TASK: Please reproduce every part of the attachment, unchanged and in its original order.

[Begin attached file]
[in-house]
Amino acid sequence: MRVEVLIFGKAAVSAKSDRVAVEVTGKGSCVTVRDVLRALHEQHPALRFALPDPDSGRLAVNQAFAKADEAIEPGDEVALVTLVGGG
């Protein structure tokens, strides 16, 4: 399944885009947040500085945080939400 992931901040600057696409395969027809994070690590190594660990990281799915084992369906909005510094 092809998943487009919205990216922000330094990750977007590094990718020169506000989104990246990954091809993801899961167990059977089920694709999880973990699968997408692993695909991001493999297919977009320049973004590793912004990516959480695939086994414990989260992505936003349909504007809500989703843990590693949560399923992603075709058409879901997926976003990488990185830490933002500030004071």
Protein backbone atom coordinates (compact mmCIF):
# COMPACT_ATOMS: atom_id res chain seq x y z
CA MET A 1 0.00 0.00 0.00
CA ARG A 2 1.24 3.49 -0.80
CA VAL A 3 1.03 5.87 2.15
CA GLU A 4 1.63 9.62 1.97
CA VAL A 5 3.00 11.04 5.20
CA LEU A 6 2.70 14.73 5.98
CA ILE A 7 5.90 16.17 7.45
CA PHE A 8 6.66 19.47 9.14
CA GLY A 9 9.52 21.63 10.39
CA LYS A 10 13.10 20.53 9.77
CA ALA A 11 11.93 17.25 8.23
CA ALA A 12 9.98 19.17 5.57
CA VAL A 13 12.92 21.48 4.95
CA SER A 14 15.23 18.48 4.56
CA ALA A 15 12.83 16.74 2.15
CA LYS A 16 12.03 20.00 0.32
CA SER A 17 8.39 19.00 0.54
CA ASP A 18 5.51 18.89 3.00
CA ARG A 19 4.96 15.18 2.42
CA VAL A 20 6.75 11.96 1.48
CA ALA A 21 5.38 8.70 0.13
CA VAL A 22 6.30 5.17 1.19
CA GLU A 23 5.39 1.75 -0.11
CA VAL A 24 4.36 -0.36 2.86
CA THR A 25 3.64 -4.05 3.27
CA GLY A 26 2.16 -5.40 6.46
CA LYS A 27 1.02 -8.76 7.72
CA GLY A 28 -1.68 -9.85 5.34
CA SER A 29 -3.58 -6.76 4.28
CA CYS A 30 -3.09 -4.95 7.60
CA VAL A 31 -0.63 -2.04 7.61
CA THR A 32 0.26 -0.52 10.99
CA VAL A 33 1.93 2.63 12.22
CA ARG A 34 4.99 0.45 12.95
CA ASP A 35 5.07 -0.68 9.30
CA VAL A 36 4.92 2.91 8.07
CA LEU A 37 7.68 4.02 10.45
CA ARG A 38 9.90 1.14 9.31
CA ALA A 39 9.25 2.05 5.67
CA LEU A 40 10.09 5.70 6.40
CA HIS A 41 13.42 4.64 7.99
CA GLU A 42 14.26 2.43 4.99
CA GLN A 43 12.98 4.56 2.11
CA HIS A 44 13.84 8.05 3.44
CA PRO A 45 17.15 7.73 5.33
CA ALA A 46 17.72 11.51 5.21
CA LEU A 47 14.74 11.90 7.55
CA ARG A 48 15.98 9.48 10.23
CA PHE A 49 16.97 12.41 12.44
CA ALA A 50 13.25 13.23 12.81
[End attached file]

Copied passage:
[in-house]
Amino acid sequence: MRVEVLIFGKAAVSAKSDRVAVEVTGKGSCVTVRDVLRALHEQHPALRFALPDPDSGRLAVNQAFAKADEAIEPGDEVALVTLVGGG
């Protein structure tokens, strides 16, 4: 399944885009947040500085945080939400 992931901040600057696409395969027809994070690590190594660990990281799915084992369906909005510094 092809998943487009919205990216922000330094990750977007590094990718020169506000989104990246990954091809993801899961167990059977089920694709999880973990699968997408692993695909991001493999297919977009320049973004590793912004990516959480695939086994414990989260992505936003349909504007809500989703843990590693949560399923992603075709058409879901997926976003990488990185830490933002500030004071």
Protein backbone atom coordinates (compact mmCIF):
# COMPACT_ATOMS: atom_id res chain seq x y z
CA MET A 1 0.00 0.00 0.00
CA ARG A 2 1.24 3.49 -0.80
CA VAL A 3 1.03 5.87 2.15
CA GLU A 4 1.63 9.62 1.97
CA VAL A 5 3.00 11.04 5.20
CA LEU A 6 2.70 14.73 5.98
CA ILE A 7 5.90 16.17 7.45
CA PHE A 8 6.66 19.47 9.14
CA GLY A 9 9.52 21.63 10.39
CA LYS A 10 13.10 20.53 9.77
CA ALA A 11 11.93 17.25 8.23
CA ALA A 12 9.98 19.17 5.57
CA VAL A 13 12.92 21.48 4.95
CA SER A 14 15.23 18.48 4.56
CA ALA A 15 12.83 16.74 2.15
CA LYS A 16 12.03 20.00 0.32
CA SER A 17 8.39 19.00 0.54
CA ASP A 18 5.51 18.89 3.00
CA ARG A 19 4.96 15.18 2.42
CA VAL A 20 6.75 11.96 1.48
CA ALA A 21 5.38 8.70 0.13
CA VAL A 22 6.30 5.17 1.19
CA GLU A 23 5.39 1.75 -0.11
CA VAL A 24 4.36 -0.36 2.86
CA THR A 25 3.64 -4.05 3.27
CA GLY A 26 2.16 -5.40 6.46
CA LYS A 27 1.02 -8.76 7.72
CA GLY A 28 -1.68 -9.85 5.34
CA SER A 29 -3.58 -6.76 4.28
CA CYS A 30 -3.09 -4.95 7.60
CA VAL A 31 -0.63 -2.04 7.61
CA THR A 32 0.26 -0.52 10.99
CA VAL A 33 1.93 2.63 12.22
CA ARG A 34 4.99 0.45 12.95
CA ASP A 35 5.07 -0.68 9.30
CA VAL A 36 4.92 2.91 8.07
CA LEU A 37 7.68 4.02 10.45
CA ARG A 38 9.90 1.14 9.31
CA ALA A 39 9.25 2.05 5.67
CA LEU A 40 10.09 5.70 6.40
CA HIS A 41 13.42 4.64 7.99
CA GLU A 42 14.26 2.43 4.99
CA GLN A 43 12.98 4.56 2.11
CA HIS A 44 13.84 8.05 3.44
CA PRO A 45 17.15 7.73 5.33
CA ALA A 46 17.72 11.51 5.21
CA LEU A 47 14.74 11.90 7.55
CA ARG A 48 15.98 9.48 10.23
CA PHE A 49 16.97 12.41 12.44
CA ALA A 50 13.25 13.23 12.81